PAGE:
People want to help the missions they resonate with in meaningful ways.
Once they reach a position of comfort, they’ll naturally gravitate towards the places where they feel their own needs are fulfilled best.
When their reputation breaks the confines of their inner circle, they must find ways of fulfilling the previous two points without sacrificing what made them want to help in the first place.
I also explored how media could be an interesting approach to checking these boxes for people like myself, though in general terms, there should be an endless amount of ways to do so.
Then, when we come back at this overarching point of “How can you maximize the amount of people you help when you’re only human?”. A new way of seeing the problem popped up. What if instead of looking at it from a “You helping them” perspective, we saw it as a “You inspiring them to help themselves”?
Without getting too cerebral, here’s what I’m trying out with my recent onslaught of media appearances:
I may or may not have accidentally typecast myself as both the “work full-time for DAOs” Guy, and the “Publish your writing on Mirror” Guy. And while those are two topics I’m sure I could offer some nice insight on, I’m usually not too keen on becoming a niche.
That’s because when it comes to web3, I want to be a person, not a topic. I want you to read and enjoy my writing because you’re interested in my personal journey. That’s the reason I stray away from writing instructionals or educational content when it’s not for one of the projects I work for. My approach to audience building is to build friendships first.
Most of the creators you see out there want to become like the influencers of the past decade, just “better” (which I don’t believe to be possible anyways). Me? I want to be the Fred Rogers or Bob Ross of web3.
They weren’t teachers, or mentors, or leaders. And yet they were all of those and much more without even setting out to do so.
I believe having an established presence based on your curiosity rather than authority has the power to solve the influencer authenticity problem we’re currently living through.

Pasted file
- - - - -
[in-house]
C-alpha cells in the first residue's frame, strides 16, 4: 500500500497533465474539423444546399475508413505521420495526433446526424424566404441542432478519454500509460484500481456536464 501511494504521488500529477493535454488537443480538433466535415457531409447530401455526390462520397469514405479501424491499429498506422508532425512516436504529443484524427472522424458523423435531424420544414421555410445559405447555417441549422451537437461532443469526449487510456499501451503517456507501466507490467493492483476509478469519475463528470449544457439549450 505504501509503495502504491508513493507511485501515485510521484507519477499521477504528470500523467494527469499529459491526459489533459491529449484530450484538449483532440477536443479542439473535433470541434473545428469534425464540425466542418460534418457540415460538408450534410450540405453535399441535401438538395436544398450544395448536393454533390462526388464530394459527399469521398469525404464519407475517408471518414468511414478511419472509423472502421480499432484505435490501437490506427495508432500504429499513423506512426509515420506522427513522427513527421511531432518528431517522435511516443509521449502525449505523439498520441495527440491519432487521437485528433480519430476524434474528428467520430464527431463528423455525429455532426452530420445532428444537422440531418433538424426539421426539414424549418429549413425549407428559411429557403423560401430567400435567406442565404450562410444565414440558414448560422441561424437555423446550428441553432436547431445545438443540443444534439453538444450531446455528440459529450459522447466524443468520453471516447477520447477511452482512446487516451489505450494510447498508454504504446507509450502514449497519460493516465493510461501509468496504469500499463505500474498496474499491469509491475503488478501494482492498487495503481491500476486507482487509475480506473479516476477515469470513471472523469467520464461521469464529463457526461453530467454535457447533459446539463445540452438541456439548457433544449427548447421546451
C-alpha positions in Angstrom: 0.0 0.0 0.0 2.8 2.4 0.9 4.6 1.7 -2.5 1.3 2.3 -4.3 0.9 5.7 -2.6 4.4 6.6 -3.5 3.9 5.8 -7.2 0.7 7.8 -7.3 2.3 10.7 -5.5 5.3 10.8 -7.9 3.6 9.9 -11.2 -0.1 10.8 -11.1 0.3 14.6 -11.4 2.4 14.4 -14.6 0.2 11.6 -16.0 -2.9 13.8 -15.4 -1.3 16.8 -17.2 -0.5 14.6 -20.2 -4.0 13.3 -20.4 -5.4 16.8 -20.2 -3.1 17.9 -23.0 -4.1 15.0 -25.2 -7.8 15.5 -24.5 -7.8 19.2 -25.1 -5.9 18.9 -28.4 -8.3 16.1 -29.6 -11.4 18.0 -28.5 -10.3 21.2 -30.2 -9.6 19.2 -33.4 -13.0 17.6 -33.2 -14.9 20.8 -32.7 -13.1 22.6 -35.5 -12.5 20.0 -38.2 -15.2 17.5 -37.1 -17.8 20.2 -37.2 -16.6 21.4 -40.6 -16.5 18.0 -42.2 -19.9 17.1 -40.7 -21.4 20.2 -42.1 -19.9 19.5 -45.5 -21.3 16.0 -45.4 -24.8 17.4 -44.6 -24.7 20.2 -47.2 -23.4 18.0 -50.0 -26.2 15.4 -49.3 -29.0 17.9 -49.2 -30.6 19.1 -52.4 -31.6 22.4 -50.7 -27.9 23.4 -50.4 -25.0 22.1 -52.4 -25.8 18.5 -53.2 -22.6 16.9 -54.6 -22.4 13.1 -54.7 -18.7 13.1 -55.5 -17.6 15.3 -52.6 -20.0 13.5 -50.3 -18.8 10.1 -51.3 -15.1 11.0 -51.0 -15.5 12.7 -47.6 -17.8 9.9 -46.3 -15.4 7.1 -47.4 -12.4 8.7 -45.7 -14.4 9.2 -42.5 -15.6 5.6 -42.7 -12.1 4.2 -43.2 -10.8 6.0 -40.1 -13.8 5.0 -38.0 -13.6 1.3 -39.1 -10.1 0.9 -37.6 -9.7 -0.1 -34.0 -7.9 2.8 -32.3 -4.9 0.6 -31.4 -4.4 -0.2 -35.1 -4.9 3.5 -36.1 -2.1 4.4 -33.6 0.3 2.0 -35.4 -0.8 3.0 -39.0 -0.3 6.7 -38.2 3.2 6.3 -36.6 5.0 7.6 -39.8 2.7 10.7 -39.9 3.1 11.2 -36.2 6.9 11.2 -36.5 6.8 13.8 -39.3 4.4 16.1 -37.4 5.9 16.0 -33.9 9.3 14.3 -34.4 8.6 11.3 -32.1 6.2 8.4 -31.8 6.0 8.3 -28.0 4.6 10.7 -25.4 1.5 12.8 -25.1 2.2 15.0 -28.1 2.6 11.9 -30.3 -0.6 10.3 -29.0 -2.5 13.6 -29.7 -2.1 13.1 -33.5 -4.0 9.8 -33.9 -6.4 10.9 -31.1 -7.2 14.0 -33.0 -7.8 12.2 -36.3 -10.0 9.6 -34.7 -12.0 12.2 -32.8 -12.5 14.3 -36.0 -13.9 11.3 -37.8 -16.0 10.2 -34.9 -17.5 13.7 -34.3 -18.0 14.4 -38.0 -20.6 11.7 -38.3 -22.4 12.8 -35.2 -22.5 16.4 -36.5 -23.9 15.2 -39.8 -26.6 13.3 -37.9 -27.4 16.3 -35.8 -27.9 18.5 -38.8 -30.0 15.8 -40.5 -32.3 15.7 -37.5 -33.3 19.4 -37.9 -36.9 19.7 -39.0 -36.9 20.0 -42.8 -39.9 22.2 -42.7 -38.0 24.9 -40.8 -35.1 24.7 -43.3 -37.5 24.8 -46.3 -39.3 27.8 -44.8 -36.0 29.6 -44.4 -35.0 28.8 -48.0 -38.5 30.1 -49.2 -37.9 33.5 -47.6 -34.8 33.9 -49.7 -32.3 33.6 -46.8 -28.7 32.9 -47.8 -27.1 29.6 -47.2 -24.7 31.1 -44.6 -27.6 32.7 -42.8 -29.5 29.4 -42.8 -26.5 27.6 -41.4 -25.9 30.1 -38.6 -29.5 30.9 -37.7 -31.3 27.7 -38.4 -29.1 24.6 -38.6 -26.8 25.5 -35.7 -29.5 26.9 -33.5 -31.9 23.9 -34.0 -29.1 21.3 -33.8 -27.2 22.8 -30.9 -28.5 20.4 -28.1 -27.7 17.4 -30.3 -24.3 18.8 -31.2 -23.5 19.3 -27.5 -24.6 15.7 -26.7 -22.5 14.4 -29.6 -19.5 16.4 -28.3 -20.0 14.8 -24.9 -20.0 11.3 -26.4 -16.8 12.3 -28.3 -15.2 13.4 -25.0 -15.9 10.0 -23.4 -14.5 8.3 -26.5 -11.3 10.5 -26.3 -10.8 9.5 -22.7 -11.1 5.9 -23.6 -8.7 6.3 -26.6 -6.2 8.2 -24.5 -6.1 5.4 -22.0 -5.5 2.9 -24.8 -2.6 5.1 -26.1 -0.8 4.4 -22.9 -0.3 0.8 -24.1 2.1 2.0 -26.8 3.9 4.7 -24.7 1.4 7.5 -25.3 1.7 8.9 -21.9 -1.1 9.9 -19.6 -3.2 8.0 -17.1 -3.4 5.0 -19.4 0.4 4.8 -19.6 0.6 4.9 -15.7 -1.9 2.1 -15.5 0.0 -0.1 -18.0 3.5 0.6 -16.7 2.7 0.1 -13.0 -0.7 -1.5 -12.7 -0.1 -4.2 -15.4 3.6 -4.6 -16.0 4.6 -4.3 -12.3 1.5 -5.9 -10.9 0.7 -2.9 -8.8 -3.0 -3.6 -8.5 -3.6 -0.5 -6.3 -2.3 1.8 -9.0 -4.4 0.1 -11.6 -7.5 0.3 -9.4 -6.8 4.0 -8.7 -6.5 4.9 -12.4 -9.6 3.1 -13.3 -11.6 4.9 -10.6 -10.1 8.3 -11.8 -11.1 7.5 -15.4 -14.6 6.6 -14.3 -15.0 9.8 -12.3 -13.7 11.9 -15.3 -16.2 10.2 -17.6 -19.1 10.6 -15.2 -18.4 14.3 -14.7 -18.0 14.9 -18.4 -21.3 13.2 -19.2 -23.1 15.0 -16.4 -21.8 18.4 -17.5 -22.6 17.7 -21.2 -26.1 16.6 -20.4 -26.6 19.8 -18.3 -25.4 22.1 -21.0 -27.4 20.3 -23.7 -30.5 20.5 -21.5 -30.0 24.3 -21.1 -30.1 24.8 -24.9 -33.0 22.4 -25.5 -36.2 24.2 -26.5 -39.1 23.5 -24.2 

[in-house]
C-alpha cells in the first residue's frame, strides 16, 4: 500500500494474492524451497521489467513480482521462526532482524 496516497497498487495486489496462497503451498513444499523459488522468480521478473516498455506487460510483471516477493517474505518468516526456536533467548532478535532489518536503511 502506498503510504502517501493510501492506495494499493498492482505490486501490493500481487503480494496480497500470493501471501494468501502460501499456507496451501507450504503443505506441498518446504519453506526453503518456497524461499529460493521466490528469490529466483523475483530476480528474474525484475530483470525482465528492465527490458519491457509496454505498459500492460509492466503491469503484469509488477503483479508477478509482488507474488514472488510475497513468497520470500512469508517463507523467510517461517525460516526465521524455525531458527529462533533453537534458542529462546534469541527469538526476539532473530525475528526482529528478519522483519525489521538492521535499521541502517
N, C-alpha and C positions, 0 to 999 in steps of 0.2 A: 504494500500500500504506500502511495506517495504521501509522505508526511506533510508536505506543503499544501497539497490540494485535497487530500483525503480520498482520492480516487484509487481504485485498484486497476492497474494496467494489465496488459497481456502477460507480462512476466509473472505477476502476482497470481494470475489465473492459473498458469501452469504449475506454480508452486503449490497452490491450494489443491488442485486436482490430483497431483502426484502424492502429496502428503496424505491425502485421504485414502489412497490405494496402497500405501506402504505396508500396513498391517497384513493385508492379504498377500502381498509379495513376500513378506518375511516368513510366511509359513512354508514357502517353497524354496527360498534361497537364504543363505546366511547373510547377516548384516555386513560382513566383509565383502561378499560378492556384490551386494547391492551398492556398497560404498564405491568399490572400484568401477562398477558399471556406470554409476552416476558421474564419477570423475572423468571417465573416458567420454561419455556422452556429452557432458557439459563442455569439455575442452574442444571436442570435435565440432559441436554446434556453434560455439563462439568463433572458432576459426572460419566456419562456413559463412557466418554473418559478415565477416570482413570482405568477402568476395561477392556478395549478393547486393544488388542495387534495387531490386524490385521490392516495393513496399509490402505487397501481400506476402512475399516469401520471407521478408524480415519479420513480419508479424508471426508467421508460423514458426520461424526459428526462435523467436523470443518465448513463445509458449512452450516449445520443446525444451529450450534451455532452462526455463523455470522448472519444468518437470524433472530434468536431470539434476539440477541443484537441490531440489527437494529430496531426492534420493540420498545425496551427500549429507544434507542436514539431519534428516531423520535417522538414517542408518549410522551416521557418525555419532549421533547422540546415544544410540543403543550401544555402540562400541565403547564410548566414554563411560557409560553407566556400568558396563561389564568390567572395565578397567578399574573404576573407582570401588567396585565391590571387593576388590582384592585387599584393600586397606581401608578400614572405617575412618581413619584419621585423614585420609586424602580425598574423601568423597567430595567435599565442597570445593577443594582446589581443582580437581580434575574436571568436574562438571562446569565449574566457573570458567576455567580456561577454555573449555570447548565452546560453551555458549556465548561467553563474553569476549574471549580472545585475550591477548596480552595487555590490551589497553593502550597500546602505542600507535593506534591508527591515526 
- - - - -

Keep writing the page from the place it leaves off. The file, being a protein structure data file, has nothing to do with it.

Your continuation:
You don’t trust people like Beanie or SBF because you know they are gaining more from your relationship than you are. You trust Mr Rogers or Bob Ross because you know they’re just doing their thing because they enjoy doing it, audience or not.
And yet, you also know they’re driven to spread their message to as wide an audience as possible because they believe just taking part in the journey is worth sharing.
The big “But” for the previous point is two-fold. First, how does all of that actually translate into building a reputation as a builder and a valuable participant in this frantic space? And second, when I say “Inspiring them to help themselves” aren’t I taking my own role (and therefore credit) out of the equation?
Well, yes to the latter, in a way; but that’s where the former comes in.
It is true that whenever widening your area of influence, you must sacrifice some of the laurels that come with being in the trenches. But at the same time, it’s also an opportunity to find a new and more rewarding type of impact.
Sure, making that spreadsheet or writing that article will get you kudos and recognition among your peers. But there’s nothing quite like being to one that sparked the idea or the conversation in the first place.
If you manage to juggle the building part and the thinking part of the creator economy, you’ll have the winning formula to an ever-lasting legacy. Though of course, that’s not an easy balance to achieve.
On this front, something I’ve been trying out has been using this newly-found place of influence as a quoted source to fuel the fire of these conversations:
Wanna decide whether or not to publish on Mirror for X DAO? Here’s an entire podcast episode with me exploring the pros, cons and opportunities of the platform!
Wanna understand what public goods are and contemplate the idea of funding your project through a Gitcoin grant? Here I am offering my take on the matter with Frisson after I called him out on being against them on twitter! (Amazing conversation btw Frisson ILY)